But, in the next breath, he admitted he had a lot of people making it easier for him. "I’ve been very well treated by the producers and by the company in general, in terms of there not being people glowering at me saying, 'You’re going to cost a lot of money if you screw this up.' Instead, people were saying, 'Okay, what do we want to do? What do we want to do next?' It has been pretty luxurious, actually."

Specifically, what’s next on Cromer’s agenda is, of course, getting Broadway Bound up and running and then spinning in rep. "Then, I’m doing a play at Lincoln Center called When the Rain Stops Falling by Andrew Bovell, who wrote Speaking in Tongues and the screenplay for 'Strictly Ballroom.' We’re in the middle of casting it right now. It’s about fathers and sons."

Following that, in the fall of 2010, on Broadway will be a revival of William Inge’s Picnic. When you factor in the Simon double-bill and Our Town, that’s quite a run of family plays. "But that’s all there is," Cromer insisted. "There are only two kinds of plays—home plays and work plays. We spend our days in very small groups of people we’re either forced into circumstances with or choose to be in circumstances with—either our families who we’re both forced and choose, or our workplace we’re forced into, or our friends whom we choose. Our friends are the family we choose. Almost any play will be about intimate relationships like that."

For Simon, half the victory was filling the Jerome household with precisely the right people: "Casting is so important. It’s like going in for an operation. If the doctor moves the knife the wrong place, you’re dead. That’s how you feel when you’re saying, 'Let’s take this person,' because you can be dead in seconds. We were lucky.

“That kid came in—the young boy. We had about 10 kids coming in. We say, 'Thank you.' 'Thank you.' Then, this kid comes in and starts to read, and I started to laugh, and everybody starts to move closer and say, 'Yeah, this kid is good.' He’s terrific."

The kid is 19-passing-for-14-year-old Noah Robbins, who has the awesome job of 1) playing The Boy Simon, here called Eugene Morris Jerome, and 2) following Matthew Broderick’s star-making, Tony-winning performance of 1983. No problem. He skates through it like Sonja Henie-in-heat and lands with a triple lutz.

"Matthew’s are big shoes to fill, but, luckily, I don’t feel I don’t have to fill any shoes because it’s a different production, a different director, a different everything," he said. "I don’t feel like I have to do what he did. That takes a lot of pressure off of me."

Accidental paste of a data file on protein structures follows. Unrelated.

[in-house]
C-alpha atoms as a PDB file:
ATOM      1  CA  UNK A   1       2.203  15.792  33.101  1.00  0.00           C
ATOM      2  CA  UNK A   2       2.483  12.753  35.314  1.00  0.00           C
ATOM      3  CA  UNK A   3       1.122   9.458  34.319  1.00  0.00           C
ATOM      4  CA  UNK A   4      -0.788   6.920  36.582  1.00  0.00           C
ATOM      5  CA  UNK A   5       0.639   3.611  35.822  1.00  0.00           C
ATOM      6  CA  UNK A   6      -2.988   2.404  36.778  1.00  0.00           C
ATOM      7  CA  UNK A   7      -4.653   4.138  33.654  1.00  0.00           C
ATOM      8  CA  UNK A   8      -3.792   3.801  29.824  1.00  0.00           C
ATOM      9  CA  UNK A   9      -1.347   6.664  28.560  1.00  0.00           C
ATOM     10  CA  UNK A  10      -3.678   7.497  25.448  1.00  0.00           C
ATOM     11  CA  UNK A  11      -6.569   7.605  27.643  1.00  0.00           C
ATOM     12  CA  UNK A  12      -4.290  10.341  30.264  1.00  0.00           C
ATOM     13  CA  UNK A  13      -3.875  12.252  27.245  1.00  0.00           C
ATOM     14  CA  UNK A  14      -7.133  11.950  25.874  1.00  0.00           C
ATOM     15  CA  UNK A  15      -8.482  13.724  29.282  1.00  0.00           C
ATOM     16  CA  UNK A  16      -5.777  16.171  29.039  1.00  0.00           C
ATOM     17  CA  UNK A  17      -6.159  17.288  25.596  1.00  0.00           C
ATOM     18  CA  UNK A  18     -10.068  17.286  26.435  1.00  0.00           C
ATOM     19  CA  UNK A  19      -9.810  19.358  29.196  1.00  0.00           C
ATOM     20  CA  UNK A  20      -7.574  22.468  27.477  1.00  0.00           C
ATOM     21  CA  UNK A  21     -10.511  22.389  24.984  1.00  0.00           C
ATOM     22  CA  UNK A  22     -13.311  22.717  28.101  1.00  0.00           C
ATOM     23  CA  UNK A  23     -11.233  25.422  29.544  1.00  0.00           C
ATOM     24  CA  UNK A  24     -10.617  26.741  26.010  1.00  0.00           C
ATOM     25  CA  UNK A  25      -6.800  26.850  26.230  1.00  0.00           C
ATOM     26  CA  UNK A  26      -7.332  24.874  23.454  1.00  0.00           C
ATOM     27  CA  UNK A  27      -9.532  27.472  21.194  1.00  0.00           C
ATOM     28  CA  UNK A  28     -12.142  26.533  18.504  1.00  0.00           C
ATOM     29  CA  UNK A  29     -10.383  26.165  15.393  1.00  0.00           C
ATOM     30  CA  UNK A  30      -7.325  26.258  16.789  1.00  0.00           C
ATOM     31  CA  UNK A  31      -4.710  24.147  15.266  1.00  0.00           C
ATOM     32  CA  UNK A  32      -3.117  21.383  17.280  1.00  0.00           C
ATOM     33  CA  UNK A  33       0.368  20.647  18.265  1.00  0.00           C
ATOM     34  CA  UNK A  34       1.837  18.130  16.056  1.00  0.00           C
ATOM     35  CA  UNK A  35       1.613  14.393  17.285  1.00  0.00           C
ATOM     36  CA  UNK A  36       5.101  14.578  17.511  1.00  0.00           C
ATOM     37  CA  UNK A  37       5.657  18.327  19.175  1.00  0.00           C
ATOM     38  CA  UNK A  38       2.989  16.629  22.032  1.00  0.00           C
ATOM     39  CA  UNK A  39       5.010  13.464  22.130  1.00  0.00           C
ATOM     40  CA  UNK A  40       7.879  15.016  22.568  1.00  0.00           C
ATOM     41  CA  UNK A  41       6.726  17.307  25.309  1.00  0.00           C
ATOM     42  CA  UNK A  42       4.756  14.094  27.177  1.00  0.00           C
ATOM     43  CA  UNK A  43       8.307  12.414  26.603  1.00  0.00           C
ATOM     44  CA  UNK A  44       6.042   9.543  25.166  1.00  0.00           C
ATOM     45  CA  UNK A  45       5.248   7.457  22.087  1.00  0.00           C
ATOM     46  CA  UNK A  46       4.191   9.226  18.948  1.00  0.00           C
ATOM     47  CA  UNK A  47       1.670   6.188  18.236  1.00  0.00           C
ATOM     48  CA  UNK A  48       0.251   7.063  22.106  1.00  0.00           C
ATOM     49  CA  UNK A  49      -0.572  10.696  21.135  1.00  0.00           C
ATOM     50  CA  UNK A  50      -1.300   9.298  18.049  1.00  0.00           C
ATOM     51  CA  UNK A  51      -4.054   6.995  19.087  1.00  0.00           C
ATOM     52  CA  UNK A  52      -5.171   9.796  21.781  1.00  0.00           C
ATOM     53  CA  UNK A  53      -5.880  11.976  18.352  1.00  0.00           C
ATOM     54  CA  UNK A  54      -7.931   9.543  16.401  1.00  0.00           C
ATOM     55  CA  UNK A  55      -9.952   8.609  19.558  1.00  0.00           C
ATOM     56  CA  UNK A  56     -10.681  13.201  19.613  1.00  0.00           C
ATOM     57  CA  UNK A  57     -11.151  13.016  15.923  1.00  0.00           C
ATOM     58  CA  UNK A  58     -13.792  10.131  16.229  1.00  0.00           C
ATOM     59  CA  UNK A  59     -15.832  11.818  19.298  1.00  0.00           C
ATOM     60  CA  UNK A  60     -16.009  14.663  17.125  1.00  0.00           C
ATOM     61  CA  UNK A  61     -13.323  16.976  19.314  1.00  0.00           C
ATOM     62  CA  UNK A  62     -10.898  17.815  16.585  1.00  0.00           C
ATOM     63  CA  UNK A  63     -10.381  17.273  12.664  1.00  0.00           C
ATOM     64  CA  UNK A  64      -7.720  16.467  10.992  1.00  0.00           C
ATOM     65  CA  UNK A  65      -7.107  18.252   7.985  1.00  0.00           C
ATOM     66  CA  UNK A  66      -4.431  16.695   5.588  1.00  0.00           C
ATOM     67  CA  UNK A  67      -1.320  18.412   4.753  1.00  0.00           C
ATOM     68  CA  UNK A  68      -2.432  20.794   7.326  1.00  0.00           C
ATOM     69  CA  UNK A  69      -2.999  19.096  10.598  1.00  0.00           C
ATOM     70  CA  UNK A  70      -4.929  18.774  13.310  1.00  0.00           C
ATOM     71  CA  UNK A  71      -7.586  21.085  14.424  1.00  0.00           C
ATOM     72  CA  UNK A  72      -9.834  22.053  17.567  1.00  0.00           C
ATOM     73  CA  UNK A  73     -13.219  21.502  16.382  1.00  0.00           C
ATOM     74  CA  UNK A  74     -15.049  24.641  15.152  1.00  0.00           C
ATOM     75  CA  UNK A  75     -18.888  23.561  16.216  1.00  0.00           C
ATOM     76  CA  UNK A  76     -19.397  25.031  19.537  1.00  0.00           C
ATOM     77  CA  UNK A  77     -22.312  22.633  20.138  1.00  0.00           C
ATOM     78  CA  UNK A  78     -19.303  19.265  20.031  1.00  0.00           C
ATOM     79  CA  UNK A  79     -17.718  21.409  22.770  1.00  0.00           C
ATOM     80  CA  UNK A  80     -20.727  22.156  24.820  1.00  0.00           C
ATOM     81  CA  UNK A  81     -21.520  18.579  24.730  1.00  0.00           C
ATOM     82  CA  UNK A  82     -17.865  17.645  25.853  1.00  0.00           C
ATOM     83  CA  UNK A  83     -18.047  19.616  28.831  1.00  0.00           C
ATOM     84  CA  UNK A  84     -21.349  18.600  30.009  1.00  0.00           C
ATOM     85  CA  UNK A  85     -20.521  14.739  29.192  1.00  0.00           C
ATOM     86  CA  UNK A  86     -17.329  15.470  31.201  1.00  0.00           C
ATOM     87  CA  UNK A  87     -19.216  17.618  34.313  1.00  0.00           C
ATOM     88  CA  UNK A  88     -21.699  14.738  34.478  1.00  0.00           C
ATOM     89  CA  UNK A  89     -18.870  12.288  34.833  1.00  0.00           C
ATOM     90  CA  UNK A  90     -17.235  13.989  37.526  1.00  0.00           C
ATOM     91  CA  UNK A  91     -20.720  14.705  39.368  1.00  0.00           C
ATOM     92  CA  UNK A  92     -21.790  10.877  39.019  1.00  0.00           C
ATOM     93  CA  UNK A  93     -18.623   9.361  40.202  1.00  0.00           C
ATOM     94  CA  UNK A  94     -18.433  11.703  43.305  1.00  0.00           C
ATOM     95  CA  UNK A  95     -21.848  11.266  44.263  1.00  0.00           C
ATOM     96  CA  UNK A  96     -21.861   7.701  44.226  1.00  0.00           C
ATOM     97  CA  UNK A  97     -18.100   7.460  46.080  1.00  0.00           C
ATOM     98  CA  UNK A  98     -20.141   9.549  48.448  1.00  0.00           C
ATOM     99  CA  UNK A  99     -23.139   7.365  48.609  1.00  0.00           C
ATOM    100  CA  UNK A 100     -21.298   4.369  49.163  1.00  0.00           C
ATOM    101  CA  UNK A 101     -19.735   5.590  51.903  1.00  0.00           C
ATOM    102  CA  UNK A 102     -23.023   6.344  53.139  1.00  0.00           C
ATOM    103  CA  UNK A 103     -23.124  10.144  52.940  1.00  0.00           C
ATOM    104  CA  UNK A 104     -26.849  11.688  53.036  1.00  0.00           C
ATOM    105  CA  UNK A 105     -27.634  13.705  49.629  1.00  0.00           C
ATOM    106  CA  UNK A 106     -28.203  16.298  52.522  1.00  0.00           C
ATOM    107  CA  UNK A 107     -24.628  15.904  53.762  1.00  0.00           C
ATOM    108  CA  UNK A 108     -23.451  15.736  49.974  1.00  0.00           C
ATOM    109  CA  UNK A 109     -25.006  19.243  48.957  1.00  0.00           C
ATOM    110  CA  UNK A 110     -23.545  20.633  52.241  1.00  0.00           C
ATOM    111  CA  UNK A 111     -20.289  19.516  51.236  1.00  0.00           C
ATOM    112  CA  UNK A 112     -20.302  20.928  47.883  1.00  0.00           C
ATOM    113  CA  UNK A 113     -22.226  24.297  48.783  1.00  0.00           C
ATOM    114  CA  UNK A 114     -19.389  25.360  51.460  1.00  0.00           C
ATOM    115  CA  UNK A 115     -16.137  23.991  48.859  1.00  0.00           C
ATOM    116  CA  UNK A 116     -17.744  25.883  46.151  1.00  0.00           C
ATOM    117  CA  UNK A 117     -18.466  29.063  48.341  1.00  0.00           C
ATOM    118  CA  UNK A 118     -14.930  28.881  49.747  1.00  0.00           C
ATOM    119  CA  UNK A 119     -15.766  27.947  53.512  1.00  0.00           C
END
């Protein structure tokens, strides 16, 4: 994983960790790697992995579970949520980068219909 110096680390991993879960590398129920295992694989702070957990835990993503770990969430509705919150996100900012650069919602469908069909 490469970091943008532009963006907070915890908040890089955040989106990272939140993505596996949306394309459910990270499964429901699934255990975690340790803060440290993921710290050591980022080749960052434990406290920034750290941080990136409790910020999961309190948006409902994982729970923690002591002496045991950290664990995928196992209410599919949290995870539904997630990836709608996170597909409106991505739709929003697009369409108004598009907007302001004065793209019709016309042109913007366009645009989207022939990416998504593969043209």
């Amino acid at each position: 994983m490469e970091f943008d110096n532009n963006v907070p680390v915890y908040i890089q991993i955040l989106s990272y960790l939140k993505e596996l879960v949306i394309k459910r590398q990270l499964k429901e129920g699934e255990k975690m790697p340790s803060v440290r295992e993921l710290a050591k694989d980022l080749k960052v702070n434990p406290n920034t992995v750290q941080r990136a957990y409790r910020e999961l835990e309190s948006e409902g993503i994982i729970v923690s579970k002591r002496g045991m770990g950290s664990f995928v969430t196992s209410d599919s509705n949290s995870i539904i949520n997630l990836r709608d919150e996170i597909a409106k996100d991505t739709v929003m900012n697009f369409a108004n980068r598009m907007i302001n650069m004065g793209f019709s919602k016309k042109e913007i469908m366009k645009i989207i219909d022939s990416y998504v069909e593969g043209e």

The part of Eugene is a dream of a stepping stone for any Broadway-debuting young actor. He is narrator and tour-guide for a crowded Brooklyn household that includes two brothers, two sisters, two mothers who are sisters and one father. He fills in blanks and comments on action, cracking the fourth wall constantly—wisecracking it, really—flinging zingers right at the audience. "I love it," Robbins beamed blissfully. "I think every actor wants to break the fourth wall. They’re just not allowed to. I get to do what most actors wish they could do, which is just look at the audience and talk to the audience—get their responses and get their laughs. I just love that.

"I came in, and I wanted to be funny, and the most wonderful thing that David did was tell me, 'If you think that way, you won’t be funny. What you have to do is think that this is serious stuff. Only if you think of it as serious will it be funny.' He brought me into that naturalistic world, and it was so helpful for me because I’d have just gone up there and done the Charleston, otherwise. He brought me to that next level."

His co-stars took him higher. "I’m lucky to work with them. They’ve made me much better. They forced me to rise to—if not their level, somewhere around their level."

In Broadway Bound, Robbins grows up into Josh Grisetti, who takes over the Eugene role and runs with it. (He won a recent Theatre World Award for Enter Laughing.) There is a resemblance, Grisetti noted. "I like to call him 'Mini-Me' when he has the wig on. Once the wig is off, he’s just Noah Robbins."